Small Business Types

The word business refers to a single entity or organization engaged in professional, commercial, or agricultural activities. Businesses may be sole proprietorships, partnership firms, corporations, LLCs, andomes. They may be service-based or product-based. A typical business is established for the advantage of the individuals involved, and may be privately owned, publicly held corporation, partnership, joint venture, or cooperative.

The term business comes from the Latin phrase, “bus”. This term refers to a bus, carriage, train, ship, or other vehicle used for transporting people or goods. Many modern-day transportation vehicles, including trains, buses, airplanes, and automobiles, are considered businesses. These vehicles are often used for transporting people and goods, either locally or across the country. Most businesses today are located in cities. Many cities across the United States are key points for transportation, because of the prevalence of larger businesses located there.

A unique feature of many businesses today is forming limited liability partnerships (LLPs). Limited liability partnerships are similar to corporations, but have additional advantages over corporations. Limited liability partnerships share the liability for debts of the partnership, while the partners are shielded from personal bankruptcy debts if the partnership’s debt-to-income ratio becomes too high.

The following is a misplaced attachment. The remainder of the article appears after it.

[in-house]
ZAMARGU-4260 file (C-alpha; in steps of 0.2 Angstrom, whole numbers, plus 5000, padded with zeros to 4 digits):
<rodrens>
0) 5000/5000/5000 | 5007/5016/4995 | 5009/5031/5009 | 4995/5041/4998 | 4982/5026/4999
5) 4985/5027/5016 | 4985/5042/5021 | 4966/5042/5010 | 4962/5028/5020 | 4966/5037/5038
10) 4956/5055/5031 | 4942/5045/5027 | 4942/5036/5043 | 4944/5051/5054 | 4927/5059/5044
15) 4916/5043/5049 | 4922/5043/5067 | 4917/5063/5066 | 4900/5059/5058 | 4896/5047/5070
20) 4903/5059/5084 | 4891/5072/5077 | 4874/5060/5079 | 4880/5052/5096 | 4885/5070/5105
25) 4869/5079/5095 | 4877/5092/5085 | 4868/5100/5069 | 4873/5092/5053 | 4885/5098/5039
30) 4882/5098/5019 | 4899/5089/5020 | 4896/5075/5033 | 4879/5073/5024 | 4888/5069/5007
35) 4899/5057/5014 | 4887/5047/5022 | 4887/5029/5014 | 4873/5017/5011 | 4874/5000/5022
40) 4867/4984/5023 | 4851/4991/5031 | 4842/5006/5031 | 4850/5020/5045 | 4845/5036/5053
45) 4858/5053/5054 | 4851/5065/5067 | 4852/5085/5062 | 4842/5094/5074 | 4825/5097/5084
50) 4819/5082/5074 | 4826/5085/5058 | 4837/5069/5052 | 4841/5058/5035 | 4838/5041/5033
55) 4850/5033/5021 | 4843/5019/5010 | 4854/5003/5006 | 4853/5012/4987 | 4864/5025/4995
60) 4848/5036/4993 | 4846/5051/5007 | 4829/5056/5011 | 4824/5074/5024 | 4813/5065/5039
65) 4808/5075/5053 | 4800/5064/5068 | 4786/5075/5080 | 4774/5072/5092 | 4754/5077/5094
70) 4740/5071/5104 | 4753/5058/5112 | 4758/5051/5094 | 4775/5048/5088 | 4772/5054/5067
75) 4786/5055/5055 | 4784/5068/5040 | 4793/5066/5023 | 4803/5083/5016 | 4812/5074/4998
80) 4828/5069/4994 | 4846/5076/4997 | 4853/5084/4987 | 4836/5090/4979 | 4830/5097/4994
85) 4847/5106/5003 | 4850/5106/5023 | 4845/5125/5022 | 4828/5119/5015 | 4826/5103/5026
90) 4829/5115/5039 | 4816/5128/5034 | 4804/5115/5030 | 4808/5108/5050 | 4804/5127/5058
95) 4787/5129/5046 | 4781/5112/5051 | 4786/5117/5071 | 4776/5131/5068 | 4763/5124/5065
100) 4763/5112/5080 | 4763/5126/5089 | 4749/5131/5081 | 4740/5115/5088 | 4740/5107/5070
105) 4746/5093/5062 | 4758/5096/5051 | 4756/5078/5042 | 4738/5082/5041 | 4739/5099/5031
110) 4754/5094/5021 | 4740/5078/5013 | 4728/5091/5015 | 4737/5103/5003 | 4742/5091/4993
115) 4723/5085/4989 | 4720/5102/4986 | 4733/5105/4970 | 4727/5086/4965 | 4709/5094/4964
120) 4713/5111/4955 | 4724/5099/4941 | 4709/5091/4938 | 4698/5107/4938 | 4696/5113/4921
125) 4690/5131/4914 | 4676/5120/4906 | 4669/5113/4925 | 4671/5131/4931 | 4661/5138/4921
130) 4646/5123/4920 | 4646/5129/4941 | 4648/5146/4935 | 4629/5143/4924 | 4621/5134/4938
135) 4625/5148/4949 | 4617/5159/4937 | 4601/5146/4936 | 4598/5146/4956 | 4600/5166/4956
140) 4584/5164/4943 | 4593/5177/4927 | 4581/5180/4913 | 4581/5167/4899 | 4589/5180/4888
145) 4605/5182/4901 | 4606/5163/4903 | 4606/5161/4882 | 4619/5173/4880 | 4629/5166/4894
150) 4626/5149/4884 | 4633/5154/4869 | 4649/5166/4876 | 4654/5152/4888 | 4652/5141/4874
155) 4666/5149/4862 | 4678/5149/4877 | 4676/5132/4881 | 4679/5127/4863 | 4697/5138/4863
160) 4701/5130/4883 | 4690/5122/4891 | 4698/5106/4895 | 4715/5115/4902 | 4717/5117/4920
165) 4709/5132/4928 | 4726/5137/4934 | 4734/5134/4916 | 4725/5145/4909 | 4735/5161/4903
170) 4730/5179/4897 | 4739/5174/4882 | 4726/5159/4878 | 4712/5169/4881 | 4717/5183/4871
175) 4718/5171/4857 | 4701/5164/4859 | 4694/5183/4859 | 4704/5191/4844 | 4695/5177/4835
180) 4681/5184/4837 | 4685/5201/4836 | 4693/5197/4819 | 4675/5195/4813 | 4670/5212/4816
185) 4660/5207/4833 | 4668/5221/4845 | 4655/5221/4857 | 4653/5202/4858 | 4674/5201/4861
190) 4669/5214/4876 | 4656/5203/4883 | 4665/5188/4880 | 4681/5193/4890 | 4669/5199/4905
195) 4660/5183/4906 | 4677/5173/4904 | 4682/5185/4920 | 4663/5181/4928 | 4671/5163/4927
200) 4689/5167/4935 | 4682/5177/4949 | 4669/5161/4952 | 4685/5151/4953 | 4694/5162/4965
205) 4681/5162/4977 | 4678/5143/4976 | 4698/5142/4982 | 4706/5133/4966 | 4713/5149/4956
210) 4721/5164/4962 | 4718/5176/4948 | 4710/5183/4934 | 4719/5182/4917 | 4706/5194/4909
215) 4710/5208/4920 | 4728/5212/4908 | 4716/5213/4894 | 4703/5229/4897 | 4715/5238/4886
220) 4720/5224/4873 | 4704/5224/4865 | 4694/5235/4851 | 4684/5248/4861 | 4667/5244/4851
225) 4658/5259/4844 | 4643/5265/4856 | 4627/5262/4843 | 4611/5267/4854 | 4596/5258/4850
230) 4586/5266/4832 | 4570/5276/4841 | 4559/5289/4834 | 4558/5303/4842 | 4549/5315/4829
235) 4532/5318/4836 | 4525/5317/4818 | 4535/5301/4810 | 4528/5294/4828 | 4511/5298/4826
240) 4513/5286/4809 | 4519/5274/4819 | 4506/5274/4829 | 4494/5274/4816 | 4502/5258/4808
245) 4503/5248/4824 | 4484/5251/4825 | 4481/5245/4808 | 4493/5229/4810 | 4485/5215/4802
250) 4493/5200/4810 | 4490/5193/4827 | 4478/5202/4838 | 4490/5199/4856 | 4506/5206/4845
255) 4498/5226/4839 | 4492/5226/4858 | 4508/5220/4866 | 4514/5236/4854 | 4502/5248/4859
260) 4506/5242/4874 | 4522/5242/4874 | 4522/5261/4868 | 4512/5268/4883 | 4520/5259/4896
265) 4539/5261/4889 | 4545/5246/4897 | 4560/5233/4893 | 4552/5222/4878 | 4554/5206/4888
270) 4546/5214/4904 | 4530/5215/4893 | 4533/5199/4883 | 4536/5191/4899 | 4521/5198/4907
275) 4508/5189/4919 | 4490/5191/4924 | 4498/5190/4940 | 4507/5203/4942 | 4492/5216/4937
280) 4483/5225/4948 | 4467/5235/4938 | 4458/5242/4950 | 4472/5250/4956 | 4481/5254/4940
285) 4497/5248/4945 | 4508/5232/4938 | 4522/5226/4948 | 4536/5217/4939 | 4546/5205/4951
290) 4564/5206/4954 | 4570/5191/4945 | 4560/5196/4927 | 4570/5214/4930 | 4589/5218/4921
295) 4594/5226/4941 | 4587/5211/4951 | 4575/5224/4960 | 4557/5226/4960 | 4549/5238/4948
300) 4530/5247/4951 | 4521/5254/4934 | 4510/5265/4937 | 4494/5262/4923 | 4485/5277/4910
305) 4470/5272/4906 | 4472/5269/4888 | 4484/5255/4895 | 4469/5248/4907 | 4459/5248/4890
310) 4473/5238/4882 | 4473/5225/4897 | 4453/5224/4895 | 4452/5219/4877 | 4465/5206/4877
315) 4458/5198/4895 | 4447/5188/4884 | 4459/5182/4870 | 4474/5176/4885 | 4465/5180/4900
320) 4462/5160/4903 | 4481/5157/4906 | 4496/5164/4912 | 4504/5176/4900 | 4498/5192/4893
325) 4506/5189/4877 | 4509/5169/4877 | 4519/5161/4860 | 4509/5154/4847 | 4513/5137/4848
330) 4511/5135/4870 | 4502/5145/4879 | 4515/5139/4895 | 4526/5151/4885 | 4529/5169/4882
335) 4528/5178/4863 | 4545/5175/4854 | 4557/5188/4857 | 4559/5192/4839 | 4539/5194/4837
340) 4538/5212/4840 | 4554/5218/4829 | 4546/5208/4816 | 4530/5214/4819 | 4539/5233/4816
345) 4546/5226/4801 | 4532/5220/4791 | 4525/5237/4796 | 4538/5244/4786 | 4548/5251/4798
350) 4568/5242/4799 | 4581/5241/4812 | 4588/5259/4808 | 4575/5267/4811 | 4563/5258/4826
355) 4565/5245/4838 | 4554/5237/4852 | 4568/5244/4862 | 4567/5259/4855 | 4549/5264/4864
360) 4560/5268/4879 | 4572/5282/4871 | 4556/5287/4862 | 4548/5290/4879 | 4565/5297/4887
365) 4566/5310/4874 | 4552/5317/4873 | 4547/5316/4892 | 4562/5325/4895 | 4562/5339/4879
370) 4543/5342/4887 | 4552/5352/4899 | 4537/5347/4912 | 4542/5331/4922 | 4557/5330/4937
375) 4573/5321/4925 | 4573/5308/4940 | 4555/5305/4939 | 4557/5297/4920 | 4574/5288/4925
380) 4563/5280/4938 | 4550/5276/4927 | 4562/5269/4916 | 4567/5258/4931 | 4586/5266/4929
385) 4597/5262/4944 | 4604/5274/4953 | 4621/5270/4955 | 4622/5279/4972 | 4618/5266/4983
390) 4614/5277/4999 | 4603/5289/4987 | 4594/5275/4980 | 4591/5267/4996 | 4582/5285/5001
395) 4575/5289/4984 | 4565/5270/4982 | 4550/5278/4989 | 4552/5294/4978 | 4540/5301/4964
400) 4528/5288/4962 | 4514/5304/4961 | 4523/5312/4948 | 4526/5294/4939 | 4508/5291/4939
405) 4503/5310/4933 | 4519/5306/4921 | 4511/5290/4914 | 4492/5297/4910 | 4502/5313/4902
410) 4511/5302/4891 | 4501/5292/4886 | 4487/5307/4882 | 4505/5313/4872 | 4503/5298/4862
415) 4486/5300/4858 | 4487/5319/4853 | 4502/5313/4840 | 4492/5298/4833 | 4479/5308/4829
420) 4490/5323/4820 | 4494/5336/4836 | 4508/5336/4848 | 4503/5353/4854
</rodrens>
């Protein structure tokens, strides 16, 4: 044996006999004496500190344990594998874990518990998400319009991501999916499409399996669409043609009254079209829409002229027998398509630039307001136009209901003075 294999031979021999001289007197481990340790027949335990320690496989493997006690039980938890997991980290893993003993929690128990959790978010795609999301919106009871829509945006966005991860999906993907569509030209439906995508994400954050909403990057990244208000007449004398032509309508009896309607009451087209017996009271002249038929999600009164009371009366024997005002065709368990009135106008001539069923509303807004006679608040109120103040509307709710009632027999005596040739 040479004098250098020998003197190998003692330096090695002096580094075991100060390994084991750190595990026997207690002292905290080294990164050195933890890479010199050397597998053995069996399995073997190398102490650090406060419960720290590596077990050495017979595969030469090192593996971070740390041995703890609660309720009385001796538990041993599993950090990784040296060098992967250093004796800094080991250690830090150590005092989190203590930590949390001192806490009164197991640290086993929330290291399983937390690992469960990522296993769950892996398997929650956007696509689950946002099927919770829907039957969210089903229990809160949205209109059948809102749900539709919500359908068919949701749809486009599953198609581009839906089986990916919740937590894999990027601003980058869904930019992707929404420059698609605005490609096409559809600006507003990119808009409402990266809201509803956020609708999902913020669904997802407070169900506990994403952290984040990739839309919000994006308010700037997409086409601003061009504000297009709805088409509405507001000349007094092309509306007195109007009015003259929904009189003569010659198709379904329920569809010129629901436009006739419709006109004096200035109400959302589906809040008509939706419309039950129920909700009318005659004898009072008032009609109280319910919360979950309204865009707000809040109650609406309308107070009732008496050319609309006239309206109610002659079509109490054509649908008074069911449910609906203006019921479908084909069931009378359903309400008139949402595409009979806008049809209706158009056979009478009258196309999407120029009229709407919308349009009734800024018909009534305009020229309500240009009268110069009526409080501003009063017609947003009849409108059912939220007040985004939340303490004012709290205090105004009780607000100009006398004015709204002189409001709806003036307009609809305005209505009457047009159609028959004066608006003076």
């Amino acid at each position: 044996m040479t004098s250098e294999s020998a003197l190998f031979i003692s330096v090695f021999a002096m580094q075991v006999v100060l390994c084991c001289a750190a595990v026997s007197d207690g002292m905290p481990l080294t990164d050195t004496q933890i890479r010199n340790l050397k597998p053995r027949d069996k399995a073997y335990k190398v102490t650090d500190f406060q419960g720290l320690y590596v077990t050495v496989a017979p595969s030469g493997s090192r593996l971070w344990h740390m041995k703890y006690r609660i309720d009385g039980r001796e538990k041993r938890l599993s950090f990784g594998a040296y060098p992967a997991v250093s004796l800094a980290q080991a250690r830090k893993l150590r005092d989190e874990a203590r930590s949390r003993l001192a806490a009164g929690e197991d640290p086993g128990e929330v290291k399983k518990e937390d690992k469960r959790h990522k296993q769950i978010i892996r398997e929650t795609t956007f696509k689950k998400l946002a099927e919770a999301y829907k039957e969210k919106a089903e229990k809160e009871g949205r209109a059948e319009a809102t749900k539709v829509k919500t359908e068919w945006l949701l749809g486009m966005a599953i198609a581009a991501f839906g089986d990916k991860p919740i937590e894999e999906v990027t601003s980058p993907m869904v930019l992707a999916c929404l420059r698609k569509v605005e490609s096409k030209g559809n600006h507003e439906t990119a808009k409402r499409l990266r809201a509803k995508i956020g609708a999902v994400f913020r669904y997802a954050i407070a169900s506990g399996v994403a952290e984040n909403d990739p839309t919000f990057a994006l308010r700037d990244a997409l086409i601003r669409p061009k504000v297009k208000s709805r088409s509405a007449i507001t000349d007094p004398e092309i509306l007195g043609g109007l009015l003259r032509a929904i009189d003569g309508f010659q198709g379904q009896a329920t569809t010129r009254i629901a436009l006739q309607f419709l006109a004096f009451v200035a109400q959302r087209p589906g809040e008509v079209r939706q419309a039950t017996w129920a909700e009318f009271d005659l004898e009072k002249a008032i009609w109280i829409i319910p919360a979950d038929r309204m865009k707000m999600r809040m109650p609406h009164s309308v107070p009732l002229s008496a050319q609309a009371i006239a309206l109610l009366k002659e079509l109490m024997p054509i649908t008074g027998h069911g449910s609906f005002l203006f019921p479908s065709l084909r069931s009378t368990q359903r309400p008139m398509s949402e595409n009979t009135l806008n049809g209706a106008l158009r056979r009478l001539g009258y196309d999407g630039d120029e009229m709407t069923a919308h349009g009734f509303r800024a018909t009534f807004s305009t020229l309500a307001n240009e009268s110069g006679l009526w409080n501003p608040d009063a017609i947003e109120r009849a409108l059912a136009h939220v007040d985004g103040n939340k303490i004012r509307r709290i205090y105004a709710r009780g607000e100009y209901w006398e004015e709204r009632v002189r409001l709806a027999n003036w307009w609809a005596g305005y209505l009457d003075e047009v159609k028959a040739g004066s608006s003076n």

A corporation is created by creating a written document incorporating all aspects of the corporation. Each section of the document contains the name of the corporation, its purpose, and its authority. It also includes the names and shares of each partner. Unlike a partnership, a corporation does not have the option to form several corporations. To do this, each partner must start a new corporation that has all of the same characteristics as the parent corporation, such as limited liability.

Creating a partnership, by contrast, consists of two different legal entities: the partnership, which is the legal entity, and the person or entity creating the partnership, which is called the partner. Partnerships may be formed in any way that satisfies the requirements of the law. Because partnerships are separate legal entities, there is no reason to limit their liability to debts incurred by the partnership itself.

Most service businesses are considered small businesses. In some cases, however, they can fall under one of several other classifications. Service businesses do not employ more than ten workers, and they do not manufacture their own products. Health food stores and pharmacies are also often classified as service businesses. There are many variations between these classes, which affect definitions of each.